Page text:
Modelling that which is Important
Former US Secretary of Defense Robert McNamara reportedly said:
"We have to find a way of making the important measurable, instead of making the measurable important."
I heard this one morning on Radio 4's "Thought for the Day", and have never tracked down a reliable source, but I have probably quoted this more than almost anything else. I think it is a remarkable, and important, observation.
As marketers, we must strive to model that which is important, rather than making important that which we can conveniently model.
Traditional so-called "response" models do not model response all. They most commonly model the (conditional) probability of purchase, given treatment:
P (purchase | treatment)
But this isn't what affects the return on (marketing) spend. That is affected by the change in purchase probability resulting form a treatment:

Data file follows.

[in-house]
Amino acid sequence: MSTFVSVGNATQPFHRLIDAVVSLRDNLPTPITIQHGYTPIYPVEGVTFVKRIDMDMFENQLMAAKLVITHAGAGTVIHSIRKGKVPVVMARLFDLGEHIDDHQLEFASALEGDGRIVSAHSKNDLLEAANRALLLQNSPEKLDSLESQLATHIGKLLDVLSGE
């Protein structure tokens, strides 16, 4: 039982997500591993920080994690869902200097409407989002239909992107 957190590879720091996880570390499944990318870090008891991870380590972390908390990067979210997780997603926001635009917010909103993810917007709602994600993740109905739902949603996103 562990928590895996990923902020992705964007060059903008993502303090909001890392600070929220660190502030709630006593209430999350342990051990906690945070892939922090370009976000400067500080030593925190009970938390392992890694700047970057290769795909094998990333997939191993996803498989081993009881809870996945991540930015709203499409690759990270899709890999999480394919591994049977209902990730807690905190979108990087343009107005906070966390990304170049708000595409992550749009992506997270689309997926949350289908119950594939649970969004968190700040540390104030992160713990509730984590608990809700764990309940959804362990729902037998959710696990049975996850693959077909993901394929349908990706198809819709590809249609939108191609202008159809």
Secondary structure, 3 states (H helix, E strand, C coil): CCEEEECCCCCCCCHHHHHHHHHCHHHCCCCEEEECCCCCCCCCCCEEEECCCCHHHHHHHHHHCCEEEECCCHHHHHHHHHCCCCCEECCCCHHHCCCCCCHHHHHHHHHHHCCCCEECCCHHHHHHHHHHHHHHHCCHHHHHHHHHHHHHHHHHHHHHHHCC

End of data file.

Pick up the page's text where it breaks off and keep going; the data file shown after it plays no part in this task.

P (purchase | treatment) - P (purchase | no treatment).
That is what we model if we want to target so as to maximize expected ROI.
Such models go by various names. Portrait Software (for whom I work), calls them uplift models, and used to call them differential response models. Others call them various incremental impact models, net response models, true response models, true lift models, and various other combinations of these, and other words. But they are all the same.
Uplift models predict that which is important. Traditional "response" models make important that which is easy to model.
Footnote: If you haven't seen Errol Morris's biography of McNamara, The Fog of War: Eleven Lessons of Robert S. McNamara, consider doing so. It's extraordinary. Frightening, compelling, and revealing.